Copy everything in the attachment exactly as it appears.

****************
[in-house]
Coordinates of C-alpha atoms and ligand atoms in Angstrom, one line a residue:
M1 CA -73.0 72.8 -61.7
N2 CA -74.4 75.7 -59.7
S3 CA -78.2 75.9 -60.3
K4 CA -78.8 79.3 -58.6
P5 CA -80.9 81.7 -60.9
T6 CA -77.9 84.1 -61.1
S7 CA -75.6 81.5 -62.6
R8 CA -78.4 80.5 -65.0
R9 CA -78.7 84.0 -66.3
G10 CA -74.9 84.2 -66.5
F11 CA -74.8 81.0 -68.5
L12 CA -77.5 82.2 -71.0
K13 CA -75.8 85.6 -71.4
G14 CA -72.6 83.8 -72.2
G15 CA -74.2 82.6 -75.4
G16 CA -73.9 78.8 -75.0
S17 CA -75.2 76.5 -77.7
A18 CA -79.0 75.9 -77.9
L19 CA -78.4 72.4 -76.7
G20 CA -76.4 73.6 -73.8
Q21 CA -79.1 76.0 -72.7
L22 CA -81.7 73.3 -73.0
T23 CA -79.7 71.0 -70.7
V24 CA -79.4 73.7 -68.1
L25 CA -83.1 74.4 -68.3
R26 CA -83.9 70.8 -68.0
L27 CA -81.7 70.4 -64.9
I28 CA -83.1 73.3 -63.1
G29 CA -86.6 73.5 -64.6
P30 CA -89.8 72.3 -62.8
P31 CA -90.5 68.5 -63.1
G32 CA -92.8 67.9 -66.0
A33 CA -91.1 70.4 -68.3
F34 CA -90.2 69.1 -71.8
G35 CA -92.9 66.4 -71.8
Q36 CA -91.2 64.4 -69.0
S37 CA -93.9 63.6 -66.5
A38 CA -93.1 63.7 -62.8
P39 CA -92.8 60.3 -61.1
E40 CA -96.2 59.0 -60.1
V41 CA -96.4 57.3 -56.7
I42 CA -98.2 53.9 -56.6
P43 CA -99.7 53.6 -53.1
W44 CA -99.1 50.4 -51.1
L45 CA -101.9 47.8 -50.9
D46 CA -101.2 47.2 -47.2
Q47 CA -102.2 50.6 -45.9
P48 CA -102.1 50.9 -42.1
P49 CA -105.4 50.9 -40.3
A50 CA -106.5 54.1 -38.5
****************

[in-house]
Coordinates of C-alpha atoms and ligand atoms in Angstrom, one line a residue:
M1 CA -73.0 72.8 -61.7
N2 CA -74.4 75.7 -59.7
S3 CA -78.2 75.9 -60.3
K4 CA -78.8 79.3 -58.6
P5 CA -80.9 81.7 -60.9
T6 CA -77.9 84.1 -61.1
S7 CA -75.6 81.5 -62.6
R8 CA -78.4 80.5 -65.0
R9 CA -78.7 84.0 -66.3
G10 CA -74.9 84.2 -66.5
F11 CA -74.8 81.0 -68.5
L12 CA -77.5 82.2 -71.0
K13 CA -75.8 85.6 -71.4
G14 CA -72.6 83.8 -72.2
G15 CA -74.2 82.6 -75.4
G16 CA -73.9 78.8 -75.0
S17 CA -75.2 76.5 -77.7
A18 CA -79.0 75.9 -77.9
L19 CA -78.4 72.4 -76.7
G20 CA -76.4 73.6 -73.8
Q21 CA -79.1 76.0 -72.7
L22 CA -81.7 73.3 -73.0
T23 CA -79.7 71.0 -70.7
V24 CA -79.4 73.7 -68.1
L25 CA -83.1 74.4 -68.3
R26 CA -83.9 70.8 -68.0
L27 CA -81.7 70.4 -64.9
I28 CA -83.1 73.3 -63.1
G29 CA -86.6 73.5 -64.6
P30 CA -89.8 72.3 -62.8
P31 CA -90.5 68.5 -63.1
G32 CA -92.8 67.9 -66.0
A33 CA -91.1 70.4 -68.3
F34 CA -90.2 69.1 -71.8
G35 CA -92.9 66.4 -71.8
Q36 CA -91.2 64.4 -69.0
S37 CA -93.9 63.6 -66.5
A38 CA -93.1 63.7 -62.8
P39 CA -92.8 60.3 -61.1
E40 CA -96.2 59.0 -60.1
V41 CA -96.4 57.3 -56.7
I42 CA -98.2 53.9 -56.6
P43 CA -99.7 53.6 -53.1
W44 CA -99.1 50.4 -51.1
L45 CA -101.9 47.8 -50.9
D46 CA -101.2 47.2 -47.2
Q47 CA -102.2 50.6 -45.9
P48 CA -102.1 50.9 -42.1
P49 CA -105.4 50.9 -40.3
A50 CA -106.5 54.1 -38.5